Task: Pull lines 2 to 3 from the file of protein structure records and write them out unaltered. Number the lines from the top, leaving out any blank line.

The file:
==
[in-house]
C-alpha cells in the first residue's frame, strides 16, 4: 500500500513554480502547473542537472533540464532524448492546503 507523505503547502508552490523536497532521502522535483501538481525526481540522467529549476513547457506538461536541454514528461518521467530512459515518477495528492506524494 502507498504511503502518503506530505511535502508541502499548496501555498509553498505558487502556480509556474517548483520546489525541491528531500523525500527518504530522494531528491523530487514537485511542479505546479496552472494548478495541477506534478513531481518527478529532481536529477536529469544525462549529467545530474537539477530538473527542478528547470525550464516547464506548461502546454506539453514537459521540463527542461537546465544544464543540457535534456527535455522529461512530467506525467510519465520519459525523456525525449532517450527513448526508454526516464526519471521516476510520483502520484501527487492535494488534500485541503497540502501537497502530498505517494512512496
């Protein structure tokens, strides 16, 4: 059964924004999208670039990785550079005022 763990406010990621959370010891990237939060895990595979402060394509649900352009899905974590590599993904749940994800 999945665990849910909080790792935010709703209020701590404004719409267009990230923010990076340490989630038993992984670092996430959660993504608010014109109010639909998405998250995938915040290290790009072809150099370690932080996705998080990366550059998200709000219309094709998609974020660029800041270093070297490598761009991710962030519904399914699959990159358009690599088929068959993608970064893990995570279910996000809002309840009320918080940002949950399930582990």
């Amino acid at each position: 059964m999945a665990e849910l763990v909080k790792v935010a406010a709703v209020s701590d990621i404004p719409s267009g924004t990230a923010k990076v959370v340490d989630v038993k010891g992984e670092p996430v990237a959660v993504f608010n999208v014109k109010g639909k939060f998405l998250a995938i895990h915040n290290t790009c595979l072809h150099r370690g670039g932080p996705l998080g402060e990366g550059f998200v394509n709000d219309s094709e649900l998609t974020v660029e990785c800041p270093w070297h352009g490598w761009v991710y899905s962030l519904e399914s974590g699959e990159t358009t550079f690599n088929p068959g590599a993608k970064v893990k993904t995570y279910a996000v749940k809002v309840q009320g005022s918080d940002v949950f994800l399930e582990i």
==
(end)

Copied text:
C-alpha cells in the first residue's frame, strides 16, 4: 500500500513554480502547473542537472533540464532524448492546503 507523505503547502508552490523536497532521502522535483501538481525526481540522467529549476513547457506538461536541454514528461518521467530512459515518477495528492506524494 502507498504511503502518503506530505511535502508541502499548496501555498509553498505558487502556480509556474517548483520546489525541491528531500523525500527518504530522494531528491523530487514537485511542479505546479496552472494548478495541477506534478513531481518527478529532481536529477536529469544525462549529467545530474537539477530538473527542478528547470525550464516547464506548461502546454506539453514537459521540463527542461537546465544544464543540457535534456527535455522529461512530467506525467510519465520519459525523456525525449532517450527513448526508454526516464526519471521516476510520483502520484501527487492535494488534500485541503497540502501537497502530498505517494512512496
């Protein structure tokens, strides 16, 4: 059964924004999208670039990785550079005022 763990406010990621959370010891990237939060895990595979402060394509649900352009899905974590590599993904749940994800 999945665990849910909080790792935010709703209020701590404004719409267009990230923010990076340490989630038993992984670092996430959660993504608010014109109010639909998405998250995938915040290290790009072809150099370690932080996705998080990366550059998200709000219309094709998609974020660029800041270093070297490598761009991710962030519904399914699959990159358009690599088929068959993608970064893990995570279910996000809002309840009320918080940002949950399930582990």